Our day was not over yet for we had to prepare for India by reading the materials on Cochin as follows: Kochi (Cochin) Kerala’s (a strip of land characterized by coastal low lying rich tracts) fertile ribbon of land lines India’s indented southwest coast.

Because the rivers flowing from the Western Ghats (lying parallel to the west coast of India) empty into broad alluvial plains, the coastal fields produce a rich crops. Rice, mangoes, cashews and coconuts are grown in the tropical climate. Geography and natural harbours assured the Kerala coast distinction on the route between Arabia and Southeast Asia.

As they say, he who controls the spice controls the universe and so spice trade dominated most of the long history. Although the area produced its own share of spices, a huge volume of spice traffic like the Cinnamon Route and the Clove Route passed Kerala ports.

Scholars say Kerala translates in Classical Tamil that means “land of the Cheras” in reference to the native people. No one is sure about the origins of the name Kochi, but there are theories. In Malayalam, the Dravidian Keralan language, Kochazhi means ‘small sea’ and Kaci is “seaport.” Another theory is that Cochin means “co-chin” that means like China.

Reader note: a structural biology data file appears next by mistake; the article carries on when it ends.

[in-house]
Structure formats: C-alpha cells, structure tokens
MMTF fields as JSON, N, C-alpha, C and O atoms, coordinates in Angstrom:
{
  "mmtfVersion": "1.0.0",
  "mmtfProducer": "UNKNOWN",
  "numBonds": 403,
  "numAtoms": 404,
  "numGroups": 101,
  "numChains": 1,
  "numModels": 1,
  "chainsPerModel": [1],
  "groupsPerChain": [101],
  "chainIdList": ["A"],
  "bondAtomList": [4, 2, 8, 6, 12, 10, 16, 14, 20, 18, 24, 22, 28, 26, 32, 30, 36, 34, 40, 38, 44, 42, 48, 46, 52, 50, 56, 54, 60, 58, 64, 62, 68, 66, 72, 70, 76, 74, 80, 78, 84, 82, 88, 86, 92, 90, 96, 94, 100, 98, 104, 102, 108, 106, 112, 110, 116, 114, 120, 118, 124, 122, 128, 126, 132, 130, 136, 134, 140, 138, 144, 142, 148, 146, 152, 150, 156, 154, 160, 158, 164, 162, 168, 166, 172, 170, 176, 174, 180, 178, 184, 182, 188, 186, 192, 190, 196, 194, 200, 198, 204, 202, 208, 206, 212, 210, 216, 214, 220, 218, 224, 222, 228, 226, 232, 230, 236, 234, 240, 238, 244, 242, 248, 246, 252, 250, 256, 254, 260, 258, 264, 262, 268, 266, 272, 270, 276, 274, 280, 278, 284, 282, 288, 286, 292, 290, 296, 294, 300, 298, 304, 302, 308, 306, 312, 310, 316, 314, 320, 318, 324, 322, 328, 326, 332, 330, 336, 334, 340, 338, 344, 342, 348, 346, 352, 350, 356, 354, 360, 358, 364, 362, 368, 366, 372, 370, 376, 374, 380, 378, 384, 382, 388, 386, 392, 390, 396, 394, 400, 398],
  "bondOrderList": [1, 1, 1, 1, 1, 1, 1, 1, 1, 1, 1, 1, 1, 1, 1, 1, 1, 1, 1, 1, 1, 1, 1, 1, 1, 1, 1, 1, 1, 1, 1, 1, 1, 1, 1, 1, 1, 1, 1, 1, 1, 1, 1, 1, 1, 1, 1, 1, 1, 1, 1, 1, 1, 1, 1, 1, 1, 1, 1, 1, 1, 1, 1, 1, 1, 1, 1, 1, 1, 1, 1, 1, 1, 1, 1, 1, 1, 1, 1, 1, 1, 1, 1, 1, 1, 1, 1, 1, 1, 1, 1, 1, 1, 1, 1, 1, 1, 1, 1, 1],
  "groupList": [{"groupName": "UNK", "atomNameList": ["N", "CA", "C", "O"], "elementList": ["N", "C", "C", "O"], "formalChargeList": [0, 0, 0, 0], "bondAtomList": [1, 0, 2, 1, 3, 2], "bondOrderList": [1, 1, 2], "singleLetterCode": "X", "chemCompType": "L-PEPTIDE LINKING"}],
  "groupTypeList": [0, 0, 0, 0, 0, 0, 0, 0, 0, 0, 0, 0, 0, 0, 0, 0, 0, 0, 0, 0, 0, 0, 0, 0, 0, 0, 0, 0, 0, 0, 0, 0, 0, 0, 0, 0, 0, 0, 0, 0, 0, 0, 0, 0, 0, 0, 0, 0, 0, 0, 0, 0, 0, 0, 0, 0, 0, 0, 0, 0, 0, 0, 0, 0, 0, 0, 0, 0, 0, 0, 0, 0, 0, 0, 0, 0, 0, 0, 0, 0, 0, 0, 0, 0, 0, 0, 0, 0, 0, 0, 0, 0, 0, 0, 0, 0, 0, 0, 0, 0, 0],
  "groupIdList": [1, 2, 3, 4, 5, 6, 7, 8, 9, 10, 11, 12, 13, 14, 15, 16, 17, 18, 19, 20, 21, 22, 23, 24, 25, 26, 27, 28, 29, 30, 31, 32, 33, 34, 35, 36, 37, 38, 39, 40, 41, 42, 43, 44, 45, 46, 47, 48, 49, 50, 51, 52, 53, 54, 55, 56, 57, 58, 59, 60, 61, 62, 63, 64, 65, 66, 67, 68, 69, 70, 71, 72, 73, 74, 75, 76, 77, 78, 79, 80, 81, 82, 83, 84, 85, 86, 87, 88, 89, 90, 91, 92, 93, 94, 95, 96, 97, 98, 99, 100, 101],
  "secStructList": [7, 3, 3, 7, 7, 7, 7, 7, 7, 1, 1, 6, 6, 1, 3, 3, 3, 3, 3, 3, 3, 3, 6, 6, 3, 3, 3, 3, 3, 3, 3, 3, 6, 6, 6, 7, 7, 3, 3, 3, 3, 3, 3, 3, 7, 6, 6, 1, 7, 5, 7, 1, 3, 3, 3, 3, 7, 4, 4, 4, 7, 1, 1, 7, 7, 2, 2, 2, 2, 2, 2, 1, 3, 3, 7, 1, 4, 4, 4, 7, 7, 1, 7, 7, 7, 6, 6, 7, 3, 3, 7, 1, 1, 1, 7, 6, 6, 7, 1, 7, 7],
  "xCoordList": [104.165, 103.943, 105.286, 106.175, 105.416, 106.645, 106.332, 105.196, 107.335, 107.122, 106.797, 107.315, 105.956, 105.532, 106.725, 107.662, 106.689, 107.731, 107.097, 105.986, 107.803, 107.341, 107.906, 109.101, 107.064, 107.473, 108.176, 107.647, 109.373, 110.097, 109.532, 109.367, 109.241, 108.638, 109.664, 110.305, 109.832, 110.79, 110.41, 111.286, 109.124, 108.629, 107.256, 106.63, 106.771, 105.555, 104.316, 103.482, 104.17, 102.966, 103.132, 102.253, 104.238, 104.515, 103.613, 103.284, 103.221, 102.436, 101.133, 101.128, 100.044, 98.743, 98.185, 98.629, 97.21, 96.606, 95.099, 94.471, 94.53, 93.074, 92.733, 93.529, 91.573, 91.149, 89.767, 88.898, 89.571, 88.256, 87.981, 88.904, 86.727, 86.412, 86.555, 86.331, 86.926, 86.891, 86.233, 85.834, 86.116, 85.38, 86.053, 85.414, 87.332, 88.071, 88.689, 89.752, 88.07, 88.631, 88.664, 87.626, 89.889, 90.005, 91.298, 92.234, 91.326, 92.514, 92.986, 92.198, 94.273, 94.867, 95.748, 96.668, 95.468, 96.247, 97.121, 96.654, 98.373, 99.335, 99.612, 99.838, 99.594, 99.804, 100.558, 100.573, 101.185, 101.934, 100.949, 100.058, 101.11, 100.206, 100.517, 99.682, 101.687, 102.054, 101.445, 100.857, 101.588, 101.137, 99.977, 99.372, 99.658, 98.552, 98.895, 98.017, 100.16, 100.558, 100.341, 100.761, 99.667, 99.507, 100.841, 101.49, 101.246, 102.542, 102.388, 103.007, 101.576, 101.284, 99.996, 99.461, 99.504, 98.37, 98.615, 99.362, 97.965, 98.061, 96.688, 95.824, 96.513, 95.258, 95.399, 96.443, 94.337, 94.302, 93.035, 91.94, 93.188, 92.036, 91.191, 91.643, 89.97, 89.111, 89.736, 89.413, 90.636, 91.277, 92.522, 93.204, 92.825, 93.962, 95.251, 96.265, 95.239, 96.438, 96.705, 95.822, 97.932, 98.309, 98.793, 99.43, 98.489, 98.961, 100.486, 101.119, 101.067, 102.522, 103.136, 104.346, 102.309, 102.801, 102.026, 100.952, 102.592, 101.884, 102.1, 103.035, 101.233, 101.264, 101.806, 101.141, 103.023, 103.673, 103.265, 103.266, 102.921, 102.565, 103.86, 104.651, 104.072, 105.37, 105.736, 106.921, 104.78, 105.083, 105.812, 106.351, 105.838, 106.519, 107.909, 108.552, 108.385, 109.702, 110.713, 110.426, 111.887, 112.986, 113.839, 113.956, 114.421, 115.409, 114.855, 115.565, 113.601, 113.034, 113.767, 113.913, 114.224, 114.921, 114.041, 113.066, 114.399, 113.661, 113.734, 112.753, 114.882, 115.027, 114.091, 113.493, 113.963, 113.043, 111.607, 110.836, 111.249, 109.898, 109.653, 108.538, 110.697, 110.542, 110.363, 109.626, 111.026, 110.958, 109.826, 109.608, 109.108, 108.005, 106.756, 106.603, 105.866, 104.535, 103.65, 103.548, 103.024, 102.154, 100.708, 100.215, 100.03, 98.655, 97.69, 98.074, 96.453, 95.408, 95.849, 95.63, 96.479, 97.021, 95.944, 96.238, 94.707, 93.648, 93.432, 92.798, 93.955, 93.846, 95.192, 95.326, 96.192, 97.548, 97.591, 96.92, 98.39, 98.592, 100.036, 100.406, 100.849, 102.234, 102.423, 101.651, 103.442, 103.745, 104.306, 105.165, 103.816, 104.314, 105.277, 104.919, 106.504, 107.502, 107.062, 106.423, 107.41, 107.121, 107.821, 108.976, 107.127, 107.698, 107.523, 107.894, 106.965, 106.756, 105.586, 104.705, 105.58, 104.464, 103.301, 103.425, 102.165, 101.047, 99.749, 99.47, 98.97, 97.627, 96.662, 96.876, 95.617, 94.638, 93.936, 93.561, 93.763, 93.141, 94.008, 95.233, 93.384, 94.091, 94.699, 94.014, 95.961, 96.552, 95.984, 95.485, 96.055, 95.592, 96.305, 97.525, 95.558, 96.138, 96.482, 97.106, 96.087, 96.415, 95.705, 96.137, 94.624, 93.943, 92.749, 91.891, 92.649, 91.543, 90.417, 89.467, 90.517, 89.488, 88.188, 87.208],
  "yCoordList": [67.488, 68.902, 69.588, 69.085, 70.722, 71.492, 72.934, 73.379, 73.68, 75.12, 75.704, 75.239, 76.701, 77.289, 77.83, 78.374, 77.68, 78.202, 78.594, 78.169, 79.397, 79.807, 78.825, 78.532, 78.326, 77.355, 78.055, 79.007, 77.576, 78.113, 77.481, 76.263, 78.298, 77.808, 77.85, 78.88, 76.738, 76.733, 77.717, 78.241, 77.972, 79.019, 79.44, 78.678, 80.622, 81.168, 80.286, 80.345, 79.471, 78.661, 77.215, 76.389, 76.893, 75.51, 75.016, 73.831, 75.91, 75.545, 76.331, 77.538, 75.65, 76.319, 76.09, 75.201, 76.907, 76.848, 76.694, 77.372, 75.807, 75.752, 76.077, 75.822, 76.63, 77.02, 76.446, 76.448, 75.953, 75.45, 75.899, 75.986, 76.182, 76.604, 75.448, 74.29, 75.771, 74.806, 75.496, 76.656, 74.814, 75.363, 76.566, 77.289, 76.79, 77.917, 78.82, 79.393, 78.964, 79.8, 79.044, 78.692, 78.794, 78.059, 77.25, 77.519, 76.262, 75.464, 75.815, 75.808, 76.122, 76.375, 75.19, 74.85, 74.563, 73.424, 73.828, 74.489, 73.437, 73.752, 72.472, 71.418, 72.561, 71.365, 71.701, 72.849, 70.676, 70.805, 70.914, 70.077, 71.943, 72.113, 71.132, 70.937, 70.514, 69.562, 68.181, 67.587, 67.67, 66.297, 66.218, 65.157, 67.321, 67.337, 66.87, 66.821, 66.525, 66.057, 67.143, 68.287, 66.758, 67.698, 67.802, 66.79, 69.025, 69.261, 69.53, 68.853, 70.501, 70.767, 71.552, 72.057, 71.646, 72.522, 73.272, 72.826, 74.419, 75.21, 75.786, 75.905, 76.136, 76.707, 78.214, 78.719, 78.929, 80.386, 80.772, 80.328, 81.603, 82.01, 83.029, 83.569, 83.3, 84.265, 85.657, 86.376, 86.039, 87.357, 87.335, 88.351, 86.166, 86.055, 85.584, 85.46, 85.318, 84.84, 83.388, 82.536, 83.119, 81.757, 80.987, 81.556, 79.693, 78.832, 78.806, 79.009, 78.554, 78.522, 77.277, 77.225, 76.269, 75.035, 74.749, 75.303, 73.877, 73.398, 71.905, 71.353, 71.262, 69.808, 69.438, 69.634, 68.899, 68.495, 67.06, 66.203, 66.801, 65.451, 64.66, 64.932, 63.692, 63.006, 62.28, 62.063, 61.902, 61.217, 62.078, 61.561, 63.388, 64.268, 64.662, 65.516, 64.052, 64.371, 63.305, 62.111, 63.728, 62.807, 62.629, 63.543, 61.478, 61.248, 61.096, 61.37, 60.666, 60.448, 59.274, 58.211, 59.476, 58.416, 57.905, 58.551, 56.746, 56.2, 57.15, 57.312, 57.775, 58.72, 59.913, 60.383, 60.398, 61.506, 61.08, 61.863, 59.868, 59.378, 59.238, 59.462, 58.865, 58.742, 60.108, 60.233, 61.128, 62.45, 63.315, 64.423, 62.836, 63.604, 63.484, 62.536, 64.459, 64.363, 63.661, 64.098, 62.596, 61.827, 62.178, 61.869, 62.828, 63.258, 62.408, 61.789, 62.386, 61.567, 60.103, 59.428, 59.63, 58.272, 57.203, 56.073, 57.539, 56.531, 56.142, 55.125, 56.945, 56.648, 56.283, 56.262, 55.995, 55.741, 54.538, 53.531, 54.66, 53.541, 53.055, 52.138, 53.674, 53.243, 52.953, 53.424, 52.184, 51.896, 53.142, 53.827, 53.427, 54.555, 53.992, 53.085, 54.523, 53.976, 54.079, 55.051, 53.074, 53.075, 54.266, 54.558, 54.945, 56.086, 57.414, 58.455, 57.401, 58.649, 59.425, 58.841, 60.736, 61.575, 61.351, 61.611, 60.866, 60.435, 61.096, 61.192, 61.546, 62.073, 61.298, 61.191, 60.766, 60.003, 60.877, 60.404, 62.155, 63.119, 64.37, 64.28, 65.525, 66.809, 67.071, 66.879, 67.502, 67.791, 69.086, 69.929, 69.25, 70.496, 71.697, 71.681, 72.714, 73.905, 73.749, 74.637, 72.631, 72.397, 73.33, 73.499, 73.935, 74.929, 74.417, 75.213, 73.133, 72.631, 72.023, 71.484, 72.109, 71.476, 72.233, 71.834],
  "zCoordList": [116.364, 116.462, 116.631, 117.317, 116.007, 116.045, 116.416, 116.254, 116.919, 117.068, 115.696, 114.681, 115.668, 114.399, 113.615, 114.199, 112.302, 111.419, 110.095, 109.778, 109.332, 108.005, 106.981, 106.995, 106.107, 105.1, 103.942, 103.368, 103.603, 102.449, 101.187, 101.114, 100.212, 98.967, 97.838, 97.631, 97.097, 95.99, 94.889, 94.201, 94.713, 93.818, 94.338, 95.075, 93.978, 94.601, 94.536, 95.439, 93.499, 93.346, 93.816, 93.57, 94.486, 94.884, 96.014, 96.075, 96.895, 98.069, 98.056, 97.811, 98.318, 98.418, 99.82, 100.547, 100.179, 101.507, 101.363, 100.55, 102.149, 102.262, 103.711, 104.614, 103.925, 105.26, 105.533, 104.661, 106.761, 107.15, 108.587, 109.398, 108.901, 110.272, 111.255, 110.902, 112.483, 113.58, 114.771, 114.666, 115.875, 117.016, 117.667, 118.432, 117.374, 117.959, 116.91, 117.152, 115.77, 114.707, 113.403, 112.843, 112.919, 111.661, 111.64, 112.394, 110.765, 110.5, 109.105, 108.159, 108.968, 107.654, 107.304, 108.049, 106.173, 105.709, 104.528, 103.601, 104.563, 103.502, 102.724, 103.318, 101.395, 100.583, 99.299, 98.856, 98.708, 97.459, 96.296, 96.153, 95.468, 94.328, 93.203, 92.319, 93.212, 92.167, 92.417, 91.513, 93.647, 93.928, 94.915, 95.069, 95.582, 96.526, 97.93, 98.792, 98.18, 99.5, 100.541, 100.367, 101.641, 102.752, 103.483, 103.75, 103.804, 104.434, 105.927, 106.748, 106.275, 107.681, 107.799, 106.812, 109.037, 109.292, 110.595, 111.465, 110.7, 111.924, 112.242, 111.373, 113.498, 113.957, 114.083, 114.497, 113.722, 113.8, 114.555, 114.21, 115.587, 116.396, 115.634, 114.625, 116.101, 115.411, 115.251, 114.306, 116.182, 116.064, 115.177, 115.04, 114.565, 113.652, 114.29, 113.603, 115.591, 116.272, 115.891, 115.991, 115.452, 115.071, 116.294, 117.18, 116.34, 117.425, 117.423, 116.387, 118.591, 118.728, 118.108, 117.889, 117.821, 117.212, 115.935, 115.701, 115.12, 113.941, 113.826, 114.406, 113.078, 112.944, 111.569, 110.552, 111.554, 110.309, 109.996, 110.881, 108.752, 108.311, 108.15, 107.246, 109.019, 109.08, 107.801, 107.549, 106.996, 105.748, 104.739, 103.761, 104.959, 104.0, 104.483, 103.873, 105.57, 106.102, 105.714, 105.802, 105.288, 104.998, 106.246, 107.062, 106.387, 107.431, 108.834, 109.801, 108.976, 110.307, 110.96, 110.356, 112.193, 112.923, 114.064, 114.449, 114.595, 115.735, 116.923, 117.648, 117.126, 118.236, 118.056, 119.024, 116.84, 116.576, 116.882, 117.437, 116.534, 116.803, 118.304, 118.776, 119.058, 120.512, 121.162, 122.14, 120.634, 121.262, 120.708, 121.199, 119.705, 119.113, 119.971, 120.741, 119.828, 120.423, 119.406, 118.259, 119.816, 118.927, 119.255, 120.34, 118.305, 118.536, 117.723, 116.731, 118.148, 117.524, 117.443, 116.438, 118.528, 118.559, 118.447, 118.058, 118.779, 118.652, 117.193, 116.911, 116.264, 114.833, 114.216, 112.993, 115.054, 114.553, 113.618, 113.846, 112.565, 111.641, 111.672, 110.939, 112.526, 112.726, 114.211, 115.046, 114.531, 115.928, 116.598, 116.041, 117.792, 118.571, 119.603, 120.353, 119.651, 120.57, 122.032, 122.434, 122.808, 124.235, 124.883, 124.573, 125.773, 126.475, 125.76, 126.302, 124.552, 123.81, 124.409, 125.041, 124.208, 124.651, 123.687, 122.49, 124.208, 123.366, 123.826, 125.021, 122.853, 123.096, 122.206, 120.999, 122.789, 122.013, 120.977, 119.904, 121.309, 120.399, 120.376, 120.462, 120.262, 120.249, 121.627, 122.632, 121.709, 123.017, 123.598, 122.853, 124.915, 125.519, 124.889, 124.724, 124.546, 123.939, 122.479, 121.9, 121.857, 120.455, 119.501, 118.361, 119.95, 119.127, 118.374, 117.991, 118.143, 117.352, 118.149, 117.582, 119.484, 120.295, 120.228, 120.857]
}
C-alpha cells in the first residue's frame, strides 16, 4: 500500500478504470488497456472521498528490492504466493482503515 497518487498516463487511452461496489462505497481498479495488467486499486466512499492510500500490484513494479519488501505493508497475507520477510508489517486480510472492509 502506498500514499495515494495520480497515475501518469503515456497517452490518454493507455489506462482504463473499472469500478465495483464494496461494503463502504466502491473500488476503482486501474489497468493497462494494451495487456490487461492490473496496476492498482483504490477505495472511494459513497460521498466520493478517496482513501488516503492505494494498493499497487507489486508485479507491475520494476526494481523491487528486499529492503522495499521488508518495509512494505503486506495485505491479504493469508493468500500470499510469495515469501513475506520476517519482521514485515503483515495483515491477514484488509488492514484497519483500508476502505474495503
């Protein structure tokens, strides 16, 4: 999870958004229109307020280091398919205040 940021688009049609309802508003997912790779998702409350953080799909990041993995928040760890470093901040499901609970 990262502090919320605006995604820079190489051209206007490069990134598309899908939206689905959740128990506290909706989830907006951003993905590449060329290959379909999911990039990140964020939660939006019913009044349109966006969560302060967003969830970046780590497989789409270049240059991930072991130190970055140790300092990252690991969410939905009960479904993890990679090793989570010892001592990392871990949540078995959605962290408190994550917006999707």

Portugal built the port, and many colonial period old homes still line the streets which pass through several island and peninsular sections. Bridges and ferries link all these. The mainland district is Ernakulam which refers to the western part. A series of islands, some of which are man-made, dot the harbour.

Some of the islands are Willingdon, Vypeen, Gundu, Bolgatty and Willingdon, a wonderful man-made island named after Lord Willingdon, a British Viceroy to India. On the peninsula opposite Ernakulam, the oldest districts are Mattancherry and Fort Kochi. Most of the historic sights are on the peninsula, where the main avenue is Princess Street.